the photo blog about travel, history, and business
A favorite moment from years ago is a reminder of the joys of travel. Here we are in Arches National Park on a spectacular warm and partly cloudy day. My wife provides the photo's focal point as she makes here way along a path through desert greenery in the high country of Utah. Shortly after I took this photo, I caught up with her and we continued our walk together through this visually striking landscape.
This visit to Moab and its surroundings was a highlight of a six week road trip we took as part of a sabbatical from my law firm. As all travel does, it opened our eyes and provided us with memories and stories for the times we are not on the road. This trip also provided the first opportunity for me to try my hand at night sky photography, something I had been studying on my own,
The image above is one from my first late night photography outing. The location is a plateau in Capitol Reef National Park, an extremely dark place at 3 a.m. in the morning. The site where I set up was about a 20 minute drive from the motel. The ride out was solitary, with not even a single other car on the road.
There was a lot of trial and error on this first outing as you might expect. All the settings, including focus, are manual for this type of shot and you can't really see what you are capturing until after the image is taken. The small screen on the back of your camera shows you what your captured and then you adjust the camera and try again. And, then there was the gusty winds lashing across the plateau on this cold Spring evening that made it difficult to keep the camera steady on its tripod for the 60 second exposure needed to capture the image.
There was some success too, however, as you can see from the image above. Not only does it capture the Milky Way high in the sky above the sage brush but it also depicts the night's moon rise. You can see the first bit of the moon breaking above the horizon in the lower left corner.
What you can't see, however, is the sense of exhilaration that comes from being alone in the dark in a remote and wild location. Or, the sense of being exposed to who knows what when you cannot beyond a few feet in the dark.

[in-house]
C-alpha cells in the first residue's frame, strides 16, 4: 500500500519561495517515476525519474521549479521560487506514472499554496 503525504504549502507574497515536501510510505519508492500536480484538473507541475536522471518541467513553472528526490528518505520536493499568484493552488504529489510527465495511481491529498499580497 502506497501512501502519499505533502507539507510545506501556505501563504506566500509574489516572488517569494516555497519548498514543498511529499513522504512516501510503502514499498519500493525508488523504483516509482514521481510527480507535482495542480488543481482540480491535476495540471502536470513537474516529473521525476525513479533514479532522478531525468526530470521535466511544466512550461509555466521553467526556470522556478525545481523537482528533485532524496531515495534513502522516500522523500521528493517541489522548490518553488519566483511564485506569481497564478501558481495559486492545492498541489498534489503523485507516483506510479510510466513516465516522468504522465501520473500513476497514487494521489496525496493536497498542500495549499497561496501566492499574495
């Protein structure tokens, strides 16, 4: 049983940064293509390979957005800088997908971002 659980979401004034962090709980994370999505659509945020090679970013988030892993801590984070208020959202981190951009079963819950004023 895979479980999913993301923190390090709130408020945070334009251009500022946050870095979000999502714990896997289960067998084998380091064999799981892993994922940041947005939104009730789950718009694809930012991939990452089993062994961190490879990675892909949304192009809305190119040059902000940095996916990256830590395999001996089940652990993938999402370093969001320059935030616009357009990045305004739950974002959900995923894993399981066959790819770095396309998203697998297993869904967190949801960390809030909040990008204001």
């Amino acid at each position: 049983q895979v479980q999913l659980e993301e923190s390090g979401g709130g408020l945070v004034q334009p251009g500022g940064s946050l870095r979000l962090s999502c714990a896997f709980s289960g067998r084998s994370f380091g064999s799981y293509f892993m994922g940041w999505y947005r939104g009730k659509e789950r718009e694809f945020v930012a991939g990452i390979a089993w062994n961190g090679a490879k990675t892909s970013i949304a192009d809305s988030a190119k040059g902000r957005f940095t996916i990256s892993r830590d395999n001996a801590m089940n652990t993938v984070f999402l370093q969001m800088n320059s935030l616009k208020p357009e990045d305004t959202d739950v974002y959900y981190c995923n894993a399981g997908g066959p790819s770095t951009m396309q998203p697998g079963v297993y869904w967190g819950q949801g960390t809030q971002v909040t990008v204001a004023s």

This is how it can look when the wind gets the better of your camera and tripod set up. This image of a meteor shower above Dead Horse State Park taken later on another trip makes it look like the meteors are wiggling as the fall from the sky. A neat effect you might say but not an accurate reflection of the night. Strong winds shook the camera enough through it's long exposure to create the effect. Teenage Mutant Ninja Star Fall might be an appropriate title for this image. :^)
COVID took the freedom to roam away for too long and now global warming and droughts throughout the American West threaten the very survival of our land, at least in its present form. With the Western fire season we witnessed last year and the predictions for an order-of-magnitude greater fire season this year, does a road trip out West even make sense anymore?
Will all this uncertainty make this our last road trip? Absolutely not. There are still things to see and experience. Have Camera | Will Travel.
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All photos and text are copyright Clinton Richardson. If you like these posts, please tell your friends about the Venture Moola blog at Readjanus.com. And, feel free to share this blog. Click here if you would like to get a weekly email that notifies you when we release new entries. Or, click in the side column to follow us on Facebook or Twitter.
Travel, business and history with original photos.
Clinton Richardson - author, photographer, business advisor and traveler.
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